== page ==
This post has been a long time coming. Knowing that had an owl study was part of the Summer Outdoor Hour Challenges … I put some effort into obtaining owl pellets in advance as well as seeking out some unique opportunities locally. Fortunately, my efforts were rewarded and everything came together last week.
On Monday, we met with our Roots & Shoots Club and investigated the owl pellets. As the kids worked, I discussed the role that owls and other raptors play in the food chain. They kids used toothpicks to carefully remove the fur and to separate the skeletal remains into similar piles. At first, a few were a little hesitant but once we got underway, the “icky-ness” factor diminished.
The kids drew pictures in their journals of owls and the following day, we tallied all the bones that we we had found in the multiple pellets we had dissected.
Indiv. Teeth 5
Hip Bones 15
Skull Fragments 6
Leg or Arm Bones 70
On Friday, we gathered at the local nature center for an evening Owl Prowl. Unfortunately, there was large number of participants and the mosquitoes were exceptionally bad – so we didn’t actually walk about much in search of owls as I had hoped. We did get a chance to see wildlife, however …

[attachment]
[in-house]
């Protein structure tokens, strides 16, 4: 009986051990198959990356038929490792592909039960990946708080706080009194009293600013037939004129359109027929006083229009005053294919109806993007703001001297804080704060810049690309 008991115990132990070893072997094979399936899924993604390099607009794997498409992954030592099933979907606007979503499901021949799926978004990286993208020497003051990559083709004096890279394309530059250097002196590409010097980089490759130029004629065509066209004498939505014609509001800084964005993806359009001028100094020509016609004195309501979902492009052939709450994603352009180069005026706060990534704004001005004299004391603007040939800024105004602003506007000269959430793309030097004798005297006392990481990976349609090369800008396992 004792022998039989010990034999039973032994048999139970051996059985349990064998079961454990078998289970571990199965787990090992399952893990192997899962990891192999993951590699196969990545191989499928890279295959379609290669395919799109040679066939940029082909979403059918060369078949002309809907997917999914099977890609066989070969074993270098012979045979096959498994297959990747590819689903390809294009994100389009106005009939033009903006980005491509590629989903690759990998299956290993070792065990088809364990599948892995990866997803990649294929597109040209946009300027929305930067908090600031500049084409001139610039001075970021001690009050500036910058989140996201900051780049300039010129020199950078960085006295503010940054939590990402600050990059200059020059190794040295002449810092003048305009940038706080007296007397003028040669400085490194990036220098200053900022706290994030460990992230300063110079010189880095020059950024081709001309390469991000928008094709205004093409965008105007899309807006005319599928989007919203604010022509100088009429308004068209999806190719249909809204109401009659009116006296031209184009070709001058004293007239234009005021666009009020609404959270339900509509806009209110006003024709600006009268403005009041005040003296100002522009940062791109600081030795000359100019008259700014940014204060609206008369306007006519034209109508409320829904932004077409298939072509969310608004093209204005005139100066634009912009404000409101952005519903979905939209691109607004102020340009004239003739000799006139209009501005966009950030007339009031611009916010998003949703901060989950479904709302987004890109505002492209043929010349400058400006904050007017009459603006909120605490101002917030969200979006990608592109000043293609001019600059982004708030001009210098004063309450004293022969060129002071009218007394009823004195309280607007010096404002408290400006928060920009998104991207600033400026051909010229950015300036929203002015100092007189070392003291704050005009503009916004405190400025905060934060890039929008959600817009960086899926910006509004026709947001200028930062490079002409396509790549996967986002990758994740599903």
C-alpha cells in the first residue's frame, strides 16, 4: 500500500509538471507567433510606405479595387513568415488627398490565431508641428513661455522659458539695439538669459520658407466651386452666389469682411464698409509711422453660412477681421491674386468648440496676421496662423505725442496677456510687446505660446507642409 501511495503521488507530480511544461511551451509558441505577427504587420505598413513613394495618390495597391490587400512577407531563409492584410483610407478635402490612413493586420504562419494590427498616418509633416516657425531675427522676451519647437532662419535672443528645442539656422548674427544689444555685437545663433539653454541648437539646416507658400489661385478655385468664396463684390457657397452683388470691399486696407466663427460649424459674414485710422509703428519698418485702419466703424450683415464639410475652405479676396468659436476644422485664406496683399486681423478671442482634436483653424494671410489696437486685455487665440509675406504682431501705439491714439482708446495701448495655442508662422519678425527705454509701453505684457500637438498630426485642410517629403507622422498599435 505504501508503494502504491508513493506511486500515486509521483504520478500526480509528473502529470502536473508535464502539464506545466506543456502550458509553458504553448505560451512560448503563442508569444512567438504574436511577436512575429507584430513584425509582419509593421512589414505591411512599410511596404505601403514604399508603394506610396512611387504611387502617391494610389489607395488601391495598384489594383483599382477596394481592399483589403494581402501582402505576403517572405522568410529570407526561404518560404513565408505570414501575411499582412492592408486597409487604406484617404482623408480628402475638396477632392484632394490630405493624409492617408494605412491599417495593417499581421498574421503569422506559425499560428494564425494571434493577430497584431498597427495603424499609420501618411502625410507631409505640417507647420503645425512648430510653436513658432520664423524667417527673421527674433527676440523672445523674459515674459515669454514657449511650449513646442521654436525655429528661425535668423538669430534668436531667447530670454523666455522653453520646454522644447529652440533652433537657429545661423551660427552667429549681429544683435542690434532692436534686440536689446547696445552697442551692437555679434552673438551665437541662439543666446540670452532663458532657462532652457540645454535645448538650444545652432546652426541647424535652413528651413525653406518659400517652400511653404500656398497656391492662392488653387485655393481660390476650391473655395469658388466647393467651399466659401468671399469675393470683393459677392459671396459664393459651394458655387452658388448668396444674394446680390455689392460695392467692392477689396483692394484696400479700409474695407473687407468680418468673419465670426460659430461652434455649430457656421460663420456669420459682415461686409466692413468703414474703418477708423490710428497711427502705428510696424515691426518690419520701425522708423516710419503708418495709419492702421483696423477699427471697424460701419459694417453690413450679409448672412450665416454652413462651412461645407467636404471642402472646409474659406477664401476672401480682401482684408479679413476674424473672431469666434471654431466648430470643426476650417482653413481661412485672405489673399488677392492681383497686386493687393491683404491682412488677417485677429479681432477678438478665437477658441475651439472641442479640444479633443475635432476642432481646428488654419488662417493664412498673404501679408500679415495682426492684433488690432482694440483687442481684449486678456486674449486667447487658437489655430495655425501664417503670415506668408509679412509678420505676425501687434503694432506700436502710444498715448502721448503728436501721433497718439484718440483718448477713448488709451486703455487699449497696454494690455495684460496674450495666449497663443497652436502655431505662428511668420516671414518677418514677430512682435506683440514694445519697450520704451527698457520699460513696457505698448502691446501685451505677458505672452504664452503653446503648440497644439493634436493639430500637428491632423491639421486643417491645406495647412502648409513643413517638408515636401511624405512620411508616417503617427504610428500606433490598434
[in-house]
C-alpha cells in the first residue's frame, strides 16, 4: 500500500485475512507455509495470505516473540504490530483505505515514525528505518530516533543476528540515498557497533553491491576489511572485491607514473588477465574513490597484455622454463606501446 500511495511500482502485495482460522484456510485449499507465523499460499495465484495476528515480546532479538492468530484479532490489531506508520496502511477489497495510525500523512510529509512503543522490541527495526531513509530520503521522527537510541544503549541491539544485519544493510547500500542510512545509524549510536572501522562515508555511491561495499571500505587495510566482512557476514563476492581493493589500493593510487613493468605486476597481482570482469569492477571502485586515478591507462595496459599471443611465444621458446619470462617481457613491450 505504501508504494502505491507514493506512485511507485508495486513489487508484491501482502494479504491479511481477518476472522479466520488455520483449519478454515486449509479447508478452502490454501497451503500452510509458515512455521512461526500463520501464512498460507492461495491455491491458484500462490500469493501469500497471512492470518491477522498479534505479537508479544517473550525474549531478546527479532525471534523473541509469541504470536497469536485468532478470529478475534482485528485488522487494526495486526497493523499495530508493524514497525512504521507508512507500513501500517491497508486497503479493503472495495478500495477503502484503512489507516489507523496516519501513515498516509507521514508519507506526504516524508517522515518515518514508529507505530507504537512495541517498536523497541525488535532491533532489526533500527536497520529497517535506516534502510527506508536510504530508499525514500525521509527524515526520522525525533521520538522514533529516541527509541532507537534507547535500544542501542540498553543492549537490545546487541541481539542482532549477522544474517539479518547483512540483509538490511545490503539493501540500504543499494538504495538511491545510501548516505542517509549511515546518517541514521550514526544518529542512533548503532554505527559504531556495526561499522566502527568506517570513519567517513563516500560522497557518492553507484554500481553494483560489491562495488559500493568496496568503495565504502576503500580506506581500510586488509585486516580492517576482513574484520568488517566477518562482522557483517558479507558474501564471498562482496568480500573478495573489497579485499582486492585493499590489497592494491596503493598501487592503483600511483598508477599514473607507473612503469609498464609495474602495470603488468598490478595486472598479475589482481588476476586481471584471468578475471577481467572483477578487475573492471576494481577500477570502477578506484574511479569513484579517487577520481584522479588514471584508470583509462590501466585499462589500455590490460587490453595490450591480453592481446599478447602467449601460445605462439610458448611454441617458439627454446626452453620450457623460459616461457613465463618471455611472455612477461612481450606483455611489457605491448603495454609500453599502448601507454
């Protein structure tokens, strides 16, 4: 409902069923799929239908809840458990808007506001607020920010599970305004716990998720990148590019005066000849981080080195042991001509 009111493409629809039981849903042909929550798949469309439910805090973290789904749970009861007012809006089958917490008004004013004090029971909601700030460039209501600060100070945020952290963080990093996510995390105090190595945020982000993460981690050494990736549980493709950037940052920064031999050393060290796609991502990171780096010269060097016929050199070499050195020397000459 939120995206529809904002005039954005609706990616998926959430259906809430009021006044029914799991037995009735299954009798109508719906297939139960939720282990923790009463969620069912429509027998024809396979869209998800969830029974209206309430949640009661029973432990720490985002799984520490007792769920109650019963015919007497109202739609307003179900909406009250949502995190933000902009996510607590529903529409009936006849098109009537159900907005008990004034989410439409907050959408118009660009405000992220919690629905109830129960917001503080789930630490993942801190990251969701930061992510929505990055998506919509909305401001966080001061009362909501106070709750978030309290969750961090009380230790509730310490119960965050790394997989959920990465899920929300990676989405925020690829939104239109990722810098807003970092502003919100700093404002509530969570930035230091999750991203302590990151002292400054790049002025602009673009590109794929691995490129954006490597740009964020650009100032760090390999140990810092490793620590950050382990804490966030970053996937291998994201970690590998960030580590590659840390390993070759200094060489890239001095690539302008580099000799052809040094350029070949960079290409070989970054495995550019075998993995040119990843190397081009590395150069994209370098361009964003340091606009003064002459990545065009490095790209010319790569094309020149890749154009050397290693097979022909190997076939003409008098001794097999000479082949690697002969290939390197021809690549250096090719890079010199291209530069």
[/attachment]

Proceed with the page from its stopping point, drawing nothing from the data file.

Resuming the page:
Who Am I?
We observed this little guy for a while and then proceeded back to the center whereby the naturalist gave a short talk about owls and brought out one of their resident Great Horned Owls. She stated that this was her first talk on her own – I think she did a remarkable job. She was very knowledgeable and interacted well with the visitors.
She had many of the same props that I had used when I used to interpret Birds of Prey at the museum. The owl skull was the most impressive to the kiddos as it shows how large their eyes are … in fact, I understand that if owls were as large as we are (a grown adult), their eyes would be as large as a softball.
(picture from a different visit to the museum where I had previously volunteered)
(sorry for the poor picture quality)
In honor of the year I spent as a Bird of Prey interpreter … I thought I would also post a couple of pictures of the owls that I got to know personally.
William (Western Screech Owl)
Nimrod (Burrowing Owl)